January 5, 2020
By Another Road
King Herod imagined himself powerful. And to a certain extent, he was. Herod fancied himself a tough guy. Well, he did rule with an iron fist. He eliminated any and all who would stand in his way, whether Baptizer or Baby, whether Magi or Messiah. But the Bible here in this passage, and in subsequent passages from Matthew, reminds us of a truth about Herod, and about so many other tough guys just like him, that it was not actually power or strength that drove Herod. Instead, it was fear. In verse 3 of this reading, Herod was frightened, Matthew tells us.
John Steinbeck observed a truth about fear and power that we need to remember, not just for this story and for this king, but for our times and for all who would claim similar power. Steinbeck writes that power does not corrupt, but rather fear does. And perhaps most of all, Steinbeck goes on to say, the fear of losing power. It is that fear that leads to judgment, fear of there not being enough – not enough power. Maybe for us, not enough forgiveness, not enough love. Fear, you see, results in competition, it results in blaming, it results in recrimination. Power lashing out in violence to mask and hide the fear that runs below it all. Power that both corrupts the one wielding it out of fear, but also and absolutely the ones who bear the brunt of it. Like the power we see on display in the passage just after this week’s reading, a fear that there might be some child out there who is going to rise up and take his place, Herod sought out to destroy them all out of his fear and his insecurity. By the way, that fear would come to consume Herod. Matthew talks about his fear numerous times later in his gospel. The result of his fear and the power that he wielded didn’t just affect him, it left a whole nation of parents weeping inconsolably, both changed and none for the better.
No wonder why those magi returned by a different road, with Herod and his threats of power running loose. But then again, I think there was another greater power on the loose, a power that changed their path. For the Bible says that those magi were overwhelmed, but not and never by fear. Gandhi proclaims this truth, that power exists in two kinds. One is obtained through fear and the threat of punishment. But the other, more powerful, is obtained by acts of love. I think the change in course of the magi was due far less to Herod’s blustering threats and far more by the overwhelming goodness of the power of God’s love poured out to freely.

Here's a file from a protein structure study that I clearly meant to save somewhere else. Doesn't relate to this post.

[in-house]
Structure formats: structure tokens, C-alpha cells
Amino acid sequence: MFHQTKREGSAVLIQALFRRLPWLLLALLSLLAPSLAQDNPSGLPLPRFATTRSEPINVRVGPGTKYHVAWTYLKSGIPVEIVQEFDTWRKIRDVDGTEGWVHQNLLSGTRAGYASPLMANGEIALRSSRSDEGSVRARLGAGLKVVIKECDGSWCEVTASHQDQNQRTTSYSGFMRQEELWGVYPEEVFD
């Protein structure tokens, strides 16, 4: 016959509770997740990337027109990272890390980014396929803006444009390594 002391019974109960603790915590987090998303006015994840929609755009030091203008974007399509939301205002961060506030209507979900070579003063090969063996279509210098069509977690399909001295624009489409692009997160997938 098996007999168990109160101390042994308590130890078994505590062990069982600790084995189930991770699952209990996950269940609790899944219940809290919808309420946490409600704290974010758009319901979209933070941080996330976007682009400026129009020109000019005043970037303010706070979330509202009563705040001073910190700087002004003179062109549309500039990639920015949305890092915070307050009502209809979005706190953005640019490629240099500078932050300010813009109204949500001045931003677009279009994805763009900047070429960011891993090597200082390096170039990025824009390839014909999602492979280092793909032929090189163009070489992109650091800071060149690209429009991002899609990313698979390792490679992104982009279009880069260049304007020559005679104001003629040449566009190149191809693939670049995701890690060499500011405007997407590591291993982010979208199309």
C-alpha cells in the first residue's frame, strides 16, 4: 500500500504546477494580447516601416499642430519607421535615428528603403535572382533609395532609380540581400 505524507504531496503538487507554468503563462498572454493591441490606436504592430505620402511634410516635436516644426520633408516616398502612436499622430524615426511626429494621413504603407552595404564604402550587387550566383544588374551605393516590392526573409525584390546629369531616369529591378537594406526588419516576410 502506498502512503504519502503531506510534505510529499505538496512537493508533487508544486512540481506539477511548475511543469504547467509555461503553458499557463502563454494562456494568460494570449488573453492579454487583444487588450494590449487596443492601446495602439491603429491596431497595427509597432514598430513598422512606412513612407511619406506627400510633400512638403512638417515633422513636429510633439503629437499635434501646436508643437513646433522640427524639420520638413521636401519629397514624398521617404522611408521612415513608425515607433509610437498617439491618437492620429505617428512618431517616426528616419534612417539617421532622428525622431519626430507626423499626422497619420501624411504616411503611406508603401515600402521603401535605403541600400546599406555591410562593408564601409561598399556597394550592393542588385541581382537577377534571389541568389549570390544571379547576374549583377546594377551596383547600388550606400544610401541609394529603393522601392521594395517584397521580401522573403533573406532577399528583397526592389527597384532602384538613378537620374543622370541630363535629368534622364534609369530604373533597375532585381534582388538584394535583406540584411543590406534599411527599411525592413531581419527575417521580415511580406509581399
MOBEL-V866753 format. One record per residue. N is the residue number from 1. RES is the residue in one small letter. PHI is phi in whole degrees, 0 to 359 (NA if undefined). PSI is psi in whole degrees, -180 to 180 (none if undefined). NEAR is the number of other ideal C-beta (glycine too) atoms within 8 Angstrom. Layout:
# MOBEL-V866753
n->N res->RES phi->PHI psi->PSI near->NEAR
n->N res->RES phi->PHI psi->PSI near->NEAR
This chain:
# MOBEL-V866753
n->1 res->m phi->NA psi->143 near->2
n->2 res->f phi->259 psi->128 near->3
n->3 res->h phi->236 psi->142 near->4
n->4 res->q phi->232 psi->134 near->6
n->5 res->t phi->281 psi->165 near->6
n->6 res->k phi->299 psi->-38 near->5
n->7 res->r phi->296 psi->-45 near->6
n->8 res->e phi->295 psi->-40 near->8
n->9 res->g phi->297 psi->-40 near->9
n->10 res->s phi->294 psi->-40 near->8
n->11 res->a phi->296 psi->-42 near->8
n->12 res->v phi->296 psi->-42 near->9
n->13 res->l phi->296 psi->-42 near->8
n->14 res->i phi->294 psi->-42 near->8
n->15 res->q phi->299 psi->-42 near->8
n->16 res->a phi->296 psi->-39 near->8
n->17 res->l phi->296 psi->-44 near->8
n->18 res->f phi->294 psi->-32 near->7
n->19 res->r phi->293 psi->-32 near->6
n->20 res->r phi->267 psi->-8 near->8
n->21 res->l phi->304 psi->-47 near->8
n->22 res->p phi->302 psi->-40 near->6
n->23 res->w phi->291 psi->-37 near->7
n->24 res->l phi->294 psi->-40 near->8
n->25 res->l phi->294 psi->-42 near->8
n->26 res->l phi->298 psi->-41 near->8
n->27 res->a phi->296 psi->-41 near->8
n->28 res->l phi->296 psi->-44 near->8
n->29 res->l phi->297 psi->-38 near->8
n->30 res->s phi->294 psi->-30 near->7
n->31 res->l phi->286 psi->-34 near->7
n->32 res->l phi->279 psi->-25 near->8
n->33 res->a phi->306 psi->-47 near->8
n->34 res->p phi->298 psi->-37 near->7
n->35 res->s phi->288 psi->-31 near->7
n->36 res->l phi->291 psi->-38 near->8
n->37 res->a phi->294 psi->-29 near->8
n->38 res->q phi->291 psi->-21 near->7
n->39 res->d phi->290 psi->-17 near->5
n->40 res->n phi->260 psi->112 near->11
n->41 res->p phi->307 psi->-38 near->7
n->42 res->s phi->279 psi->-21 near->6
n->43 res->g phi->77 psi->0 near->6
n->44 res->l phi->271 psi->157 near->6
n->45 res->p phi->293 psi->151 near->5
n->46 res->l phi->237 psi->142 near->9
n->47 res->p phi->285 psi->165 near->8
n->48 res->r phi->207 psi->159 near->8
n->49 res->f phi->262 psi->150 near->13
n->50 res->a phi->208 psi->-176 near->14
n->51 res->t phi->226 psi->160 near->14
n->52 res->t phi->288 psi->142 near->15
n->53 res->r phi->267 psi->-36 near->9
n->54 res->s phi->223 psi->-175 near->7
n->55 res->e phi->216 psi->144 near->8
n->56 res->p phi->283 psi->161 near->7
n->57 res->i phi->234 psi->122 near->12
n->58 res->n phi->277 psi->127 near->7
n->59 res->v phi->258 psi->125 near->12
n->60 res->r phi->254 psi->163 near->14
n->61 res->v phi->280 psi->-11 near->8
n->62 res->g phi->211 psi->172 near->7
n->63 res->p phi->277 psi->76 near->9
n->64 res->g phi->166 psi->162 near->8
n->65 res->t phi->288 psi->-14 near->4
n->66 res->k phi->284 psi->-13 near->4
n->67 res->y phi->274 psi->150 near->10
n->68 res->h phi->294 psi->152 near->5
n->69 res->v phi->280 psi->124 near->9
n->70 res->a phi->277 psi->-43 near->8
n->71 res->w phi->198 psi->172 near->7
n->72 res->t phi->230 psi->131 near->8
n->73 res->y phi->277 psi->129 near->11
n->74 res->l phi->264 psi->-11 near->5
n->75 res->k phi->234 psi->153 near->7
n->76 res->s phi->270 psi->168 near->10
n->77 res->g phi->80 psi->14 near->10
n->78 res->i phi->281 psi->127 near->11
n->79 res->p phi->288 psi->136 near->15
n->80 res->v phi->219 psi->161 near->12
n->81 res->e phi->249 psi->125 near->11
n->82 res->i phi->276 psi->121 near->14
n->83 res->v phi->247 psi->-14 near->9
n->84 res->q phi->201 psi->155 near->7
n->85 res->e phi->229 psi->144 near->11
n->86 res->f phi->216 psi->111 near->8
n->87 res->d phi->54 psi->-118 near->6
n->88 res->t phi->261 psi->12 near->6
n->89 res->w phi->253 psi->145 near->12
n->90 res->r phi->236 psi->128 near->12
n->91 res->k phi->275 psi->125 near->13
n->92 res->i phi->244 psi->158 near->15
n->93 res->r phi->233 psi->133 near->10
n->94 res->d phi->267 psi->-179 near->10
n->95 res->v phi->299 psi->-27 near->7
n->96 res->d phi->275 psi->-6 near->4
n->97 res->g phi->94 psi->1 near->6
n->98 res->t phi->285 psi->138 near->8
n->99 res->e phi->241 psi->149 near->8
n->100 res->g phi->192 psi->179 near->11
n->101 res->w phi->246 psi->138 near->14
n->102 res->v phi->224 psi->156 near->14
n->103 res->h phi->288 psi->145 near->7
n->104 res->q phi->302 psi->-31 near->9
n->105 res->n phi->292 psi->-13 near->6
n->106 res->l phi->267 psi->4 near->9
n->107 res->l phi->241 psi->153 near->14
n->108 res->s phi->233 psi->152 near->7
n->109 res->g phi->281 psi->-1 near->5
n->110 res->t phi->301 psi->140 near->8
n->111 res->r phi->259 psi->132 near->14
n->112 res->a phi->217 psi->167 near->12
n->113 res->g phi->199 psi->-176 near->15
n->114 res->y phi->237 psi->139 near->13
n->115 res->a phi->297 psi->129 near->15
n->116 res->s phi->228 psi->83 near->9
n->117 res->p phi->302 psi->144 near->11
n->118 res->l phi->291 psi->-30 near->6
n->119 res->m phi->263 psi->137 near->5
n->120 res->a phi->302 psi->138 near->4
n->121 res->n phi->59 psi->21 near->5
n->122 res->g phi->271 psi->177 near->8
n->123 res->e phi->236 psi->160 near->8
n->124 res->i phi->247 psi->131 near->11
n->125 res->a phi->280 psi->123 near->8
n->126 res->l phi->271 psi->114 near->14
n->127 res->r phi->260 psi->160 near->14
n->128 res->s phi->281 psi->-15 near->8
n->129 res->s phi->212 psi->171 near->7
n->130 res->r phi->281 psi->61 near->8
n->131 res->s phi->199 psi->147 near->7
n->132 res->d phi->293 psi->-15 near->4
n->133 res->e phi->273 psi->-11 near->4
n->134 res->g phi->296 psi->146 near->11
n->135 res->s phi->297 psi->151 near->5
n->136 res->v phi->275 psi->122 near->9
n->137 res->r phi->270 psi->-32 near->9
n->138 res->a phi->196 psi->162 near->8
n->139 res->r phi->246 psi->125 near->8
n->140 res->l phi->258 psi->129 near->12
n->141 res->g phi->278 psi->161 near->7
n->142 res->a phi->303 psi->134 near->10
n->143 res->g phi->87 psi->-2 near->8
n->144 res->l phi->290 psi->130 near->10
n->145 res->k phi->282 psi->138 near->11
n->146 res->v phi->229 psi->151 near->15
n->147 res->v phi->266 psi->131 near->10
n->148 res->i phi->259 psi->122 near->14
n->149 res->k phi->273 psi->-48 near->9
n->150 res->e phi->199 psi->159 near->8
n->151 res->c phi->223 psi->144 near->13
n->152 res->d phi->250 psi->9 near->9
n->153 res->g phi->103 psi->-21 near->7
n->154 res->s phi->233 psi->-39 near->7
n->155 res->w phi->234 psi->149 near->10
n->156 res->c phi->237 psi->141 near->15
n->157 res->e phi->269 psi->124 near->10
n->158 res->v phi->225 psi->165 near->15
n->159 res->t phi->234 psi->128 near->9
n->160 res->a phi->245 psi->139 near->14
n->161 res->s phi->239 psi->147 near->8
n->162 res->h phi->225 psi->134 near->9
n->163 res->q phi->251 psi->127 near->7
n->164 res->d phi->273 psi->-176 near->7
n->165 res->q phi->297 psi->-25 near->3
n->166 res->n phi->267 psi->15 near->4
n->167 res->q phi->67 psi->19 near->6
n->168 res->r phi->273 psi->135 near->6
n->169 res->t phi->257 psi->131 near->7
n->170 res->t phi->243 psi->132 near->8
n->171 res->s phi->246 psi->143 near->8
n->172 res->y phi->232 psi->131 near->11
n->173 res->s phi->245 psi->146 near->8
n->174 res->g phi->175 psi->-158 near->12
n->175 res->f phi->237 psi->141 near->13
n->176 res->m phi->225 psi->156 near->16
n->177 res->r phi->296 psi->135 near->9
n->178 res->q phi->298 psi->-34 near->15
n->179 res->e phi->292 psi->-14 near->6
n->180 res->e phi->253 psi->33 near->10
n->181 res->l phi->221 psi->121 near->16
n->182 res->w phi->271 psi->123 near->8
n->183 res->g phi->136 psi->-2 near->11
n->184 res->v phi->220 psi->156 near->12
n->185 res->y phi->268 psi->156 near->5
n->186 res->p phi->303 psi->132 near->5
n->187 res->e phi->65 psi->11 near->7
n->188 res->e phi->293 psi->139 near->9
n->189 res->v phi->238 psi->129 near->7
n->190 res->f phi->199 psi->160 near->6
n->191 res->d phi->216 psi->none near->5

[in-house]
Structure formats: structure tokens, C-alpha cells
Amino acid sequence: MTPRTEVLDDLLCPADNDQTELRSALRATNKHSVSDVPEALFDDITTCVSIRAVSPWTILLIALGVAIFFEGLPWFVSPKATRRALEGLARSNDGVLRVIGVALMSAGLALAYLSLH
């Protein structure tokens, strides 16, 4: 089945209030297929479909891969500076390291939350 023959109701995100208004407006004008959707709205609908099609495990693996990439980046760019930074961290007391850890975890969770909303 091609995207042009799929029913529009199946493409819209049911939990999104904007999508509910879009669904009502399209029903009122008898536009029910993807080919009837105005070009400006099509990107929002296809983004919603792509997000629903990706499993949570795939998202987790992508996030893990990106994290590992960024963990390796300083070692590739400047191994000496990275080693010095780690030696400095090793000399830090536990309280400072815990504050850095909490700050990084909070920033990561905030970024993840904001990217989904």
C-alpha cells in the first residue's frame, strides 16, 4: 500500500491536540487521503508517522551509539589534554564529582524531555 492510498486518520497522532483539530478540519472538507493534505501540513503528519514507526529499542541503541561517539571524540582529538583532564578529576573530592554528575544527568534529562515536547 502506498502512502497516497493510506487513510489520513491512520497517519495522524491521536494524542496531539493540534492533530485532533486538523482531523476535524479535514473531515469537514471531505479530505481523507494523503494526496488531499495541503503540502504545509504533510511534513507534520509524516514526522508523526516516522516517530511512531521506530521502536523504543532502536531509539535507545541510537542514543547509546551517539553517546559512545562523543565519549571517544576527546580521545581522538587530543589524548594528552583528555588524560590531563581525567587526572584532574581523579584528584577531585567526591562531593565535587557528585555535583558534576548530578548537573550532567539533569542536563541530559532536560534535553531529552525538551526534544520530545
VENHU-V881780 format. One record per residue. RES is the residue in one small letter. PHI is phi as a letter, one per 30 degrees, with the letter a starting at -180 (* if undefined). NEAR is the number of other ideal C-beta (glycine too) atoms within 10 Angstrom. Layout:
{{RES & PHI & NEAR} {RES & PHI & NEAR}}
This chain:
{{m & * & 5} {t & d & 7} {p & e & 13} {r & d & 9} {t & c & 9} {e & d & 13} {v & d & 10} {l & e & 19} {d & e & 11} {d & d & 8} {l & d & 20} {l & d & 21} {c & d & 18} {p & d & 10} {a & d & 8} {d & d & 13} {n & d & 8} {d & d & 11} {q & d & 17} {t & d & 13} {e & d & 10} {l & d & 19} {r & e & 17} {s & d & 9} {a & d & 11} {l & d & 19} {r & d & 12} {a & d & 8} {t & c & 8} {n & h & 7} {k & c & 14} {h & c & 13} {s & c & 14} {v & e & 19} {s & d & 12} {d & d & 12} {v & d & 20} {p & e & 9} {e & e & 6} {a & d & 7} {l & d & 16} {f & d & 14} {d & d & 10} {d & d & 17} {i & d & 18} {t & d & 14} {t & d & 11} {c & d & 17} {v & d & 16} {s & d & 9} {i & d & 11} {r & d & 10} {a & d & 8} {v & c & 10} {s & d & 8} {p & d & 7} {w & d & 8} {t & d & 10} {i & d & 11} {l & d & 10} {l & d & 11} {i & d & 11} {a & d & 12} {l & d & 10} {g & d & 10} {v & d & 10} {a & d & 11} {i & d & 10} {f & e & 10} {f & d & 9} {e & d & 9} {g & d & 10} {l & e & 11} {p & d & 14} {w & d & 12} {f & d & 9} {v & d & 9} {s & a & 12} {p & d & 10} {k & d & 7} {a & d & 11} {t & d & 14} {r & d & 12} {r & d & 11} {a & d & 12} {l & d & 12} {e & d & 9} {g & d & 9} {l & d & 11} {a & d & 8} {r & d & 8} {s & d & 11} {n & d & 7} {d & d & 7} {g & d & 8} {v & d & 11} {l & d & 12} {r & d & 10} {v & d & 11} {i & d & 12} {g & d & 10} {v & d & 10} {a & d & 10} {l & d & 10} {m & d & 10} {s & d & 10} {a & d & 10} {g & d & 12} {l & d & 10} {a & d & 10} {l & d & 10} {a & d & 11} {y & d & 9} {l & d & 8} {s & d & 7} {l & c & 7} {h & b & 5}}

Can you remember the last time you overwhelmed with joy? Not just happy, not just glad, not even just tearful. But when was the last time you were fully overwhelmed? For when you are overwhelmed, your body opens to all sorts of new things. Barriers fall because they too have been overwhelmed. And the magi, Matthew tells us, they were overwhelmed with joy. They were filled with awe, is another way of putting it. And there is no surprise, I think, that those magi by definition would leave on a different road, because once overwhelmed, once filled with awe, everything changes. Awe is expansive, revealing more than what was holding us captive. Awe is powerful, breaking into self-perpetuating cycles of fear and violence that often entrap us.
I wish I could claim those last two ideas. They were written by Father Greg Boyle, a person who believes that awe changes everything. He writes this stunning truth. “Awe softens us for the tender glance of God that gives us power to glance in the same way.” Let me repeat that for you. “Awe softens us for the tender glance of God that gives us power to glance in the same way.” You need to know this about Father Greg Boyle. He’s a devout Jesuit. He takes his faith very seriously as a blueprint for life. His training would have you consider the wisdom of someone like Julian of Norwich, who remarked that the truest and most authentic spiritual life is one that abides in awe, humility and love.